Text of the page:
Videos circulating online show ominous, funneling clouds over the skies of north-central Texas as tornadoes touch down and residents in neighboring states are being urged to take cover from dangerous weather sweeping the region.
As severe storms gathered over parts of Texas, Arkansas and Oklahoma Friday evening, regional offices of the National Weather Service (NWS) warned residents of tornadoes, some potentially deadly. Bystanders and storm chasers picked up cameras and captured the tornadoes approaching towns in Texas as well as the wreckage left behind.
The NWS put a tornado watch into effect for 21 counties in central and north Texas in the relative vicinity of the Dallas-Fort Worth area. The service also issued tornado watches for parts of northwest and west-central Arkansas and eastern Oklahoma.
A thunderstorm is seen near Paducah, Texas, on May 10, 2017. A large portion of north-central Texas saw tornadoes and severe weather on Friday.
Drew Angerer/Getty Images
The service issued a dire warning for Little River County in southwestern Arkansas and Central Bowie County in northeastern Texas, stating that residents should take cover after “a confirmed large and extremely dangerous tornado was located 9 miles southwest of New Boston, moving northeast at 50 mph.”
“You are in a life-threatening situation,” reads the warning. “Flying debris may be deadly to those caught without shelter. Mobile homes will be destroyed. Considerable damage to homes, businesses, and vehicles is likely and complete destruction is possible.”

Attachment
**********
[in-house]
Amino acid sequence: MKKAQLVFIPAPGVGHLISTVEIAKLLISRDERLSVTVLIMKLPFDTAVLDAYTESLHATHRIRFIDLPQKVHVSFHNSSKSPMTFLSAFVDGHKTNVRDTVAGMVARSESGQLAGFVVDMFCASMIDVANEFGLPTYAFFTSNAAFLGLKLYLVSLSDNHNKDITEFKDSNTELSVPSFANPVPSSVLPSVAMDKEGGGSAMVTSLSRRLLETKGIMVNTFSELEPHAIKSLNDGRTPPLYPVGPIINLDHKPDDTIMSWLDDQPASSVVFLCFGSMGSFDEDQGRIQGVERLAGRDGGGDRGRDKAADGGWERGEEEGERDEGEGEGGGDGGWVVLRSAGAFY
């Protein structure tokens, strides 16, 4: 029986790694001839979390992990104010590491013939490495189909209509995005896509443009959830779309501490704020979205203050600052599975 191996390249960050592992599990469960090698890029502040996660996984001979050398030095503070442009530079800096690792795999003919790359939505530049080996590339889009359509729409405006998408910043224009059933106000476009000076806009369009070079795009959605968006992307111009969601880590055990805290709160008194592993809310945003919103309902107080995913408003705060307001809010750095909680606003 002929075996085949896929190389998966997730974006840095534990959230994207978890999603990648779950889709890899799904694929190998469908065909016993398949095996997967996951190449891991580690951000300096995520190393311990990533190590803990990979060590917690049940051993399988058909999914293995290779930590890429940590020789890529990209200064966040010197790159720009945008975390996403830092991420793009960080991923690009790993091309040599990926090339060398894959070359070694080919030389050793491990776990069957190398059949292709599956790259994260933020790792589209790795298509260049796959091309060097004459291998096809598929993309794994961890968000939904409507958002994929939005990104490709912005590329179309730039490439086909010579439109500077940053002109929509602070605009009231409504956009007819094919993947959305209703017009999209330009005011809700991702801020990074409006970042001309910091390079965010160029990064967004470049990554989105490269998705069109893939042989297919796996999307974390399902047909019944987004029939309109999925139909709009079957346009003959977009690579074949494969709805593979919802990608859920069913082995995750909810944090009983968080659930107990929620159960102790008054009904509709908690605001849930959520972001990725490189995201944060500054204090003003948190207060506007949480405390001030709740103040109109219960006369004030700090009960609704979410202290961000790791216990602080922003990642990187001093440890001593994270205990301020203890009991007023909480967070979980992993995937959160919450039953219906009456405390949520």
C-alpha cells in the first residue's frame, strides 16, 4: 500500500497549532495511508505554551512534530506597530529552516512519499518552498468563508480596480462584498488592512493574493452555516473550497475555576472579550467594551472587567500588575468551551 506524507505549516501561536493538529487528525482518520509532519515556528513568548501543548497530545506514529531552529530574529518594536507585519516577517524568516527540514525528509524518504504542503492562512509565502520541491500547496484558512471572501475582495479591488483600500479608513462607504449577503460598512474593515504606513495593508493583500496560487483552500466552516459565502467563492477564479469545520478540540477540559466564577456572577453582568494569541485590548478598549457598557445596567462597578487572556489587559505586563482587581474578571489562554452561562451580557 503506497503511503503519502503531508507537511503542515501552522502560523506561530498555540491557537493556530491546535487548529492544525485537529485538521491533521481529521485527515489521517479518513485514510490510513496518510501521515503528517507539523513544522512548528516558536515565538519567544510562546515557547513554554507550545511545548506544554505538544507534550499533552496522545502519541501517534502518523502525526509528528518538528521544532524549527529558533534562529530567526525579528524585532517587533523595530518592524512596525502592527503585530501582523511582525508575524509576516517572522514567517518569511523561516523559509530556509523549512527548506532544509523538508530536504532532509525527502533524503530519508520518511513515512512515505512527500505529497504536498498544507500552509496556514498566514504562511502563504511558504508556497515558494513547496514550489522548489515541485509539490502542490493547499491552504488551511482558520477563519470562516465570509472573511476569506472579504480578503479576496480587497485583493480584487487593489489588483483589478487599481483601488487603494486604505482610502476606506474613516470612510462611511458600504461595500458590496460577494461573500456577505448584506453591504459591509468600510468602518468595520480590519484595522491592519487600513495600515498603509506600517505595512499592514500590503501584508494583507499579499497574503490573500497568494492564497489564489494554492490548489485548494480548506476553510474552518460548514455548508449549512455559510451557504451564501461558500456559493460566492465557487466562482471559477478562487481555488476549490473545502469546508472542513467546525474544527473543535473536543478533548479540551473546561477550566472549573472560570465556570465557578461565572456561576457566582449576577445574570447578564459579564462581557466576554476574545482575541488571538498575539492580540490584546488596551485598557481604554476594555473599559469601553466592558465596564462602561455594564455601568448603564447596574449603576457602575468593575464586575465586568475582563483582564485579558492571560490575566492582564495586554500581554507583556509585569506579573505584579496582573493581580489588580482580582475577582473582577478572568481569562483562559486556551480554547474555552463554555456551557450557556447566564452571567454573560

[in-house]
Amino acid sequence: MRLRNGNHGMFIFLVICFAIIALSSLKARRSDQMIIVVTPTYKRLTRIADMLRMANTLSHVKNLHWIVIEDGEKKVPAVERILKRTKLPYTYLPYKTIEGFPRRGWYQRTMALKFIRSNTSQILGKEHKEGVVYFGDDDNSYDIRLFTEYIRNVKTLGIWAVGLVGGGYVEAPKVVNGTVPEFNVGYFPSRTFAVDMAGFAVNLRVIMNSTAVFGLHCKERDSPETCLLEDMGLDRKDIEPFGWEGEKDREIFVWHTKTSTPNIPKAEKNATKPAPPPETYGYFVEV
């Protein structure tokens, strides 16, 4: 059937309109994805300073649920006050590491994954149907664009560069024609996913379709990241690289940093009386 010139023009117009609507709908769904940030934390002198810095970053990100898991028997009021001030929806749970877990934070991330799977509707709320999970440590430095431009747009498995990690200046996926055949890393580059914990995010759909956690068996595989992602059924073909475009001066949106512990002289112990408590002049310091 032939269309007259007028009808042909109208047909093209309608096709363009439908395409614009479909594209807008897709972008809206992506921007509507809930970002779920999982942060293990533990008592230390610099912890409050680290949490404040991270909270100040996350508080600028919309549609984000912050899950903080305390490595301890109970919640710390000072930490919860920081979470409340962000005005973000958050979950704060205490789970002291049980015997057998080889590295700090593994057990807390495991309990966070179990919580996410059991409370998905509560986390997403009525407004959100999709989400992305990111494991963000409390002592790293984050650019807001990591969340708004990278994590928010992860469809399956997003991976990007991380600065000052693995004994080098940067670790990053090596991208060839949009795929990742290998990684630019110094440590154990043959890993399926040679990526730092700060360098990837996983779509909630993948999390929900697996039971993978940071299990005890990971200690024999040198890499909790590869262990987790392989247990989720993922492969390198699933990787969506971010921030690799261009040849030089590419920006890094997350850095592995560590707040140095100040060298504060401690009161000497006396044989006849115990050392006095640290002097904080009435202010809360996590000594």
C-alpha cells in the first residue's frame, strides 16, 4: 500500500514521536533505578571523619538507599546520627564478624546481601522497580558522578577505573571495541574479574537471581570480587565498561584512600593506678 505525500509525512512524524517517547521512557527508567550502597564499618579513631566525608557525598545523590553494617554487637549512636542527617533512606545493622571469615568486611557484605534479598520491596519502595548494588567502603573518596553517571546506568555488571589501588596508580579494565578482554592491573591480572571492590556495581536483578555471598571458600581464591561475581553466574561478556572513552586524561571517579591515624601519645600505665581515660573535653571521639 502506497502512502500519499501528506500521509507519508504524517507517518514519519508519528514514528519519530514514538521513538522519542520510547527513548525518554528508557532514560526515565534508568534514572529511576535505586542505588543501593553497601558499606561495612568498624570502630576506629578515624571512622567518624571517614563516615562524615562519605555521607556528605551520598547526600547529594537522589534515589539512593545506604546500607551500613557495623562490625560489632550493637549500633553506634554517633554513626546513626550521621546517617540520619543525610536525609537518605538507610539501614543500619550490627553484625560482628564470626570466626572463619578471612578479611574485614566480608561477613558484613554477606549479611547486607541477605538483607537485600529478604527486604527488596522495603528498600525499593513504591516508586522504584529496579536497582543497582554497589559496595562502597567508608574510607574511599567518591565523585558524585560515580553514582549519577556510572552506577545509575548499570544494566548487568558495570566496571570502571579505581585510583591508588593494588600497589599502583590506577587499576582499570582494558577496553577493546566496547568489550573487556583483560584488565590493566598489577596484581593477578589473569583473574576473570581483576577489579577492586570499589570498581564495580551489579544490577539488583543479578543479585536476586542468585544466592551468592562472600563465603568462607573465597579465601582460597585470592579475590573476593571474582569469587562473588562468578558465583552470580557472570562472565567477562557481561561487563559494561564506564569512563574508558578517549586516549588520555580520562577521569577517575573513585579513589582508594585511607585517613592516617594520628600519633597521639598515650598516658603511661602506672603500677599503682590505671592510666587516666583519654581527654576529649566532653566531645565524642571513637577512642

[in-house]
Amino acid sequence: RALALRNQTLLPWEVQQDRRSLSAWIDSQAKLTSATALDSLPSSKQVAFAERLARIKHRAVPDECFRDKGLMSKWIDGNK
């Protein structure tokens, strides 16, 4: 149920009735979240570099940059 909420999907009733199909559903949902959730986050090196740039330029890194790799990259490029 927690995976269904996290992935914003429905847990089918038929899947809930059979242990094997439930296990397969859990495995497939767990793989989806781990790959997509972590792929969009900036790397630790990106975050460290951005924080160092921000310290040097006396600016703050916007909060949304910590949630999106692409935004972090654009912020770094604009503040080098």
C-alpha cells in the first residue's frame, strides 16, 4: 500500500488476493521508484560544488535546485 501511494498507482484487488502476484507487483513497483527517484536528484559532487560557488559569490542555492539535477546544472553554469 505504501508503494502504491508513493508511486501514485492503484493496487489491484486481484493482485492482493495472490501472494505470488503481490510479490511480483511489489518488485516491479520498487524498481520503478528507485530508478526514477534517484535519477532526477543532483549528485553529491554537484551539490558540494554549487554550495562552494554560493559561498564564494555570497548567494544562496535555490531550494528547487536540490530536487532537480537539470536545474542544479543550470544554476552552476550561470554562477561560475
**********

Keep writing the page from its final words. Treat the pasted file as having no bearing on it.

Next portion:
Texas Governor Greg Abbott earlier on Friday directed the state Division of Emergency Management to elevate the State Emergency Operations Center’s readiness level for the forecast of damaging winds, strong tornadoes, large hail and potential flash flooding, according to a press statement.
“State and local emergency response partners are monitoring weather conditions and are on standby to swiftly provide all necessary resources to protect our communities,” Abbott said in a statement. “Texans are urged to remain weather-aware and follow instructions from emergency responders and local officials to keep themselves and their loved ones safe.”
Wes Rapaport, spokesman for the Texas Division of Emergency Management, told Newsweek in an email that state resources activated by Abbott earlier on Thursday were being used to help local officials. Rapaport did not provide information of the hazards residents face or the extent of the wreckage, but said Texans are encouraged to report any damage to homes and businesses using an online tool.
The Fort Worth office of the NWS said in a tweet that the tornado watch will expire at 8 p.m. local time and the threat from the weather will diminish as the cold front passes by, potentially leaving some small hail and gusty winds.
7:04 PM: The severe threat will be diminishing for most of the area as this line moves through. Could see some small hail and gusty winds, but we will clear out once the cold front moves through. Tornado Watch will expire at 8 PM. #dfwwx #ctxwx #txwx pic.twitter.com/aekTmC4Jiw